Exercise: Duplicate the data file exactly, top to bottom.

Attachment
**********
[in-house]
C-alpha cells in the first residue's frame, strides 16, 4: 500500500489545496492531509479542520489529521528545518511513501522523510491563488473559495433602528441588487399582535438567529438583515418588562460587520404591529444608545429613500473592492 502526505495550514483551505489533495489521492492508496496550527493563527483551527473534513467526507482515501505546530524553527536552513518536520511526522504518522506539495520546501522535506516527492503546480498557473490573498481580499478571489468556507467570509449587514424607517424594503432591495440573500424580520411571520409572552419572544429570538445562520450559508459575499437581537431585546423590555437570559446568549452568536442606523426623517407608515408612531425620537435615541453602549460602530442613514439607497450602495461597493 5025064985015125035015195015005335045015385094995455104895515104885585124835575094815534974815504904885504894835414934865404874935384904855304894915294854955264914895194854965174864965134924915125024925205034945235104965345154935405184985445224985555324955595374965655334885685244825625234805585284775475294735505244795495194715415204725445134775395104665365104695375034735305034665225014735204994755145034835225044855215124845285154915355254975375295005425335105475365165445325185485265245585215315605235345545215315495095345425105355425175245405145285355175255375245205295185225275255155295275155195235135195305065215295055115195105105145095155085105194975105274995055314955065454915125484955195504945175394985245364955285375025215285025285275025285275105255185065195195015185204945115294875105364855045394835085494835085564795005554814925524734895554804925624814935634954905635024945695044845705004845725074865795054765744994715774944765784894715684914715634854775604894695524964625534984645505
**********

[in-house]
C-alpha cells in the first residue's frame, strides 16, 4: 500500500489545496492531509479542520489529521528545518511513501522523510491563488473559495433602528441588487399582535438567529438583515418588562460587520404591529444608545429613500473592492 502526505495550514483551505489533495489521492492508496496550527493563527483551527473534513467526507482515501505546530524553527536552513518536520511526522504518522506539495520546501522535506516527492503546480498557473490573498481580499478571489468556507467570509449587514424607517424594503432591495440573500424580520411571520409572552419572544429570538445562520450559508459575499437581537431585546423590555437570559446568549452568536442606523426623517407608515408612531425620537435615541453602549460602530442613514439607497450602495461597493 5025064985015125035015195015005335045015385094995455104895515104885585124835575094815534974815504904885504894835414934865404874935384904855304894915294854955264914895194854965174864965134924915125024925205034945235104965345154935405184985445224985555324955595374965655334885685244825625234805585284775475294735505244795495194715415204725445134775395104665365104695375034735305034665225014735204994755145034835225044855215124845285154915355254975375295005425335105475365165445325185485265245585215315605235345545215315495095345425105355425175245405145285355175255375245205295185225275255155295275155195235135195305065215295055115195105105145095155085105194975105274995055314955065454915125484955195504945175394985245364955285375025215285025285275025285275105255185065195195015185204945115294875105364855045394835085494835085564795005554814925524734895554804925624814935634954905635024945695044845705004845725074865795054765744994715774944765784894715684914715634854775604894695524964625534984645505